July 2013

  • 26 July 2013

    South Australian Museum Launches New Website

    The South Australian Museum has undergone a digital makeover as it prepares to beam its research and collections to the world in clearer, more exciting and more engaging ways than ever.

    After months of detailed planning, the Museum has this week launched a new website showcasing the best of this North Terrace institution.

    Project Lead and Museum Branding & Digital Strategy Manager Angie Hua says the new site is easier to navigate and much more user-friendly.

    “The site was designed from a user experience perspective; we did some research and found out who was using our site, and what they were looking for. From there we simplified the navigation, introduced lots of beautiful imagery to illustrate the stories, and re-wrote almost the entire site.

  • 18 July 2013

    Art and Science go Head to Head in Waterhouse Wonderland

    It’s crunch time: top judges have gathered to carefully hand-pick the cream of the crop in this year’s Waterhouse Natural Science Art Prize.

    Anxious finalists are hoping their paintings, sculptures and works on paper will be deemed worthy for the top $50,000 prize and Overall Winner title in the international competition, while South Australian Museum staff are preparing for a spectacular Gala Launch to celebrate the stunning gallery of thought-provoking finalist artworks.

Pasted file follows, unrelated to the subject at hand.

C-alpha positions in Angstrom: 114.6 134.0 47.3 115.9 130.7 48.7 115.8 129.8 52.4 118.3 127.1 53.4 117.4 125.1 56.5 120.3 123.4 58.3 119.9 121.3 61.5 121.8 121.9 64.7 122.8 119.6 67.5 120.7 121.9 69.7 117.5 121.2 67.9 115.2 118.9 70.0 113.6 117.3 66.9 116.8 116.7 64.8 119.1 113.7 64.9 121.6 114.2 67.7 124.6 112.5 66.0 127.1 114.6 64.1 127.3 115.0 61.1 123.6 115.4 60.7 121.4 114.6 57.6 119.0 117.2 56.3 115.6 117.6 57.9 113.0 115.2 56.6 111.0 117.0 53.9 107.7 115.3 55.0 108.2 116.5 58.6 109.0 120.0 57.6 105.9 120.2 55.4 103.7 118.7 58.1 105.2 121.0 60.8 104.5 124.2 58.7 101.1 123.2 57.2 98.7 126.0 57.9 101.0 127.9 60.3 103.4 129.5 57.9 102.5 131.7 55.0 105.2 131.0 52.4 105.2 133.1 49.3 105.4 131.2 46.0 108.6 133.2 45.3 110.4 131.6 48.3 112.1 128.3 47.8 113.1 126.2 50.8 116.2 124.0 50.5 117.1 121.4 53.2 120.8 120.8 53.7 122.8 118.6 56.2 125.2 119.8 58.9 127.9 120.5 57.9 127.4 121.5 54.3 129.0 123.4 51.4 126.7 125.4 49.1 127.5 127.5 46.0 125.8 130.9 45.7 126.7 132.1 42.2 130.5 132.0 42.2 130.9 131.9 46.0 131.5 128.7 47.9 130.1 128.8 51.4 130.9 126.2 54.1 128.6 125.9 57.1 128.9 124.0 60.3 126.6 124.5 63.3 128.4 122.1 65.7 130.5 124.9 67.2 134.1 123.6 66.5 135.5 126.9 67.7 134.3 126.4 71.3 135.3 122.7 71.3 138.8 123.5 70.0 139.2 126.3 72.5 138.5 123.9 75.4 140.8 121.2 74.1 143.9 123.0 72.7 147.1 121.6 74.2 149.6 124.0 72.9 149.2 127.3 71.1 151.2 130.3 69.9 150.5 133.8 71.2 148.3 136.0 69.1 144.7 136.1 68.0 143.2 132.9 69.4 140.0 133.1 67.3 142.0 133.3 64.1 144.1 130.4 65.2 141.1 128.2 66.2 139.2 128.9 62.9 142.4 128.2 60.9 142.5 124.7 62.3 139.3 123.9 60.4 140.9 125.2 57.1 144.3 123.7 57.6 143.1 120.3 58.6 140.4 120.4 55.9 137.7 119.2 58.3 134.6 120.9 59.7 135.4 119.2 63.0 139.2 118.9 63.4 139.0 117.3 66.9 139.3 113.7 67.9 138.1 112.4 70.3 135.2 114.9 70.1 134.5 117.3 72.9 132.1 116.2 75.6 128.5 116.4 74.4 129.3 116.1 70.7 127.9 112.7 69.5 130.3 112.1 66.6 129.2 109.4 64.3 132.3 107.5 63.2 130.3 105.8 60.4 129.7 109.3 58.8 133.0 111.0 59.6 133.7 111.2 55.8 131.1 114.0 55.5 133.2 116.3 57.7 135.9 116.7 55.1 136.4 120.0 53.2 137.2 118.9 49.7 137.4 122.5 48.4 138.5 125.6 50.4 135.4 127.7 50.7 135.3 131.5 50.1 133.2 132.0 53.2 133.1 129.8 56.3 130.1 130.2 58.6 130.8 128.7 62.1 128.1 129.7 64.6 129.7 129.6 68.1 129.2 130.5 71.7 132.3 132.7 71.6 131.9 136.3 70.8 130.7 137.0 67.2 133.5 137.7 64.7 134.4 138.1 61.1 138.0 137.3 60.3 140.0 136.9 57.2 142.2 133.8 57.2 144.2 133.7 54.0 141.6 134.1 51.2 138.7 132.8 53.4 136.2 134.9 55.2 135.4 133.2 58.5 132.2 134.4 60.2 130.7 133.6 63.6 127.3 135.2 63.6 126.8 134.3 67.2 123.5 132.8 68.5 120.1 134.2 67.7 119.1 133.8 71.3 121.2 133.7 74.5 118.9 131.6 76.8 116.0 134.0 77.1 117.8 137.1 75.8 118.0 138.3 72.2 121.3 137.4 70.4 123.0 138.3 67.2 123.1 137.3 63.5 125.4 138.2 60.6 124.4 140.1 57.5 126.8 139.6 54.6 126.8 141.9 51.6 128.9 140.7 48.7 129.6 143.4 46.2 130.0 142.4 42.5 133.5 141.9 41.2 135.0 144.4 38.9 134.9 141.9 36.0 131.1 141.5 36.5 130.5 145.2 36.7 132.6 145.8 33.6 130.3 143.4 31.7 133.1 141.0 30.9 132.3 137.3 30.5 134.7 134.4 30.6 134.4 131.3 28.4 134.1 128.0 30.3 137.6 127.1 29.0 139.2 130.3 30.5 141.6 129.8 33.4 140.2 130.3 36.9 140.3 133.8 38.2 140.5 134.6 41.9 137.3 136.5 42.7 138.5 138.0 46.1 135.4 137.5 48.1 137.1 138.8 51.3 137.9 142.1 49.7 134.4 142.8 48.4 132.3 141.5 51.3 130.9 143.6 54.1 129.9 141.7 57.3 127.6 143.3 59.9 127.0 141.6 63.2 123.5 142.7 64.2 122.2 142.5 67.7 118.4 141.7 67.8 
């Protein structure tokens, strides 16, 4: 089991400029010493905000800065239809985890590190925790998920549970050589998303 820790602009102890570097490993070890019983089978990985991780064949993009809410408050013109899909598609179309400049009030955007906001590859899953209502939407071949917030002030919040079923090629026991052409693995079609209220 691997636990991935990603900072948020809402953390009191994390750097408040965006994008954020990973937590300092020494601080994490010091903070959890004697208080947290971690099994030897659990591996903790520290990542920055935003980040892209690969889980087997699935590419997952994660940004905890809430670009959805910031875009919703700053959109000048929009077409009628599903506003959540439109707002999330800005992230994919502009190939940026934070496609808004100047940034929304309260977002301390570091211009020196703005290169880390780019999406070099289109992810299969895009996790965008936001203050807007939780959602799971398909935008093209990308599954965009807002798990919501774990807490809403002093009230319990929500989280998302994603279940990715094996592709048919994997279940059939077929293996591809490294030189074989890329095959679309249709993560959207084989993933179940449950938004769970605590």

Entrants have gone to great lengths to get up close and personal with the natural environment, trekking through wilderness areas, studying tiny organisms or working alongside scientists to better understand their craft.

  • 11 July 2013

    The Last of the Gel Jockeys: A 'Dyeing' Art

    The South Australian Museum is internationally renowned for using the latest genetic science techniques, but is also home to what could be the last of the ‘gel jockeys’ — scientists using old-fashioned protein electrophoresis to create genetic profiles.

    It’s this hybrid of old and new science that allows our researchers to enjoy the advantages of each method, and propels them to success on the world's scientific stage.

    Discovering a new species from two animals that look exactly the same might seem a very complicated task, but it’s all in a day’s work for one South Australian Museum researcher.

    Mark Adams, the Evolutionary Biology Unit’s longest-serving research scientist, uses the process called protein electrophoresis to compare the genetic profiles of a wide range of Australian animals.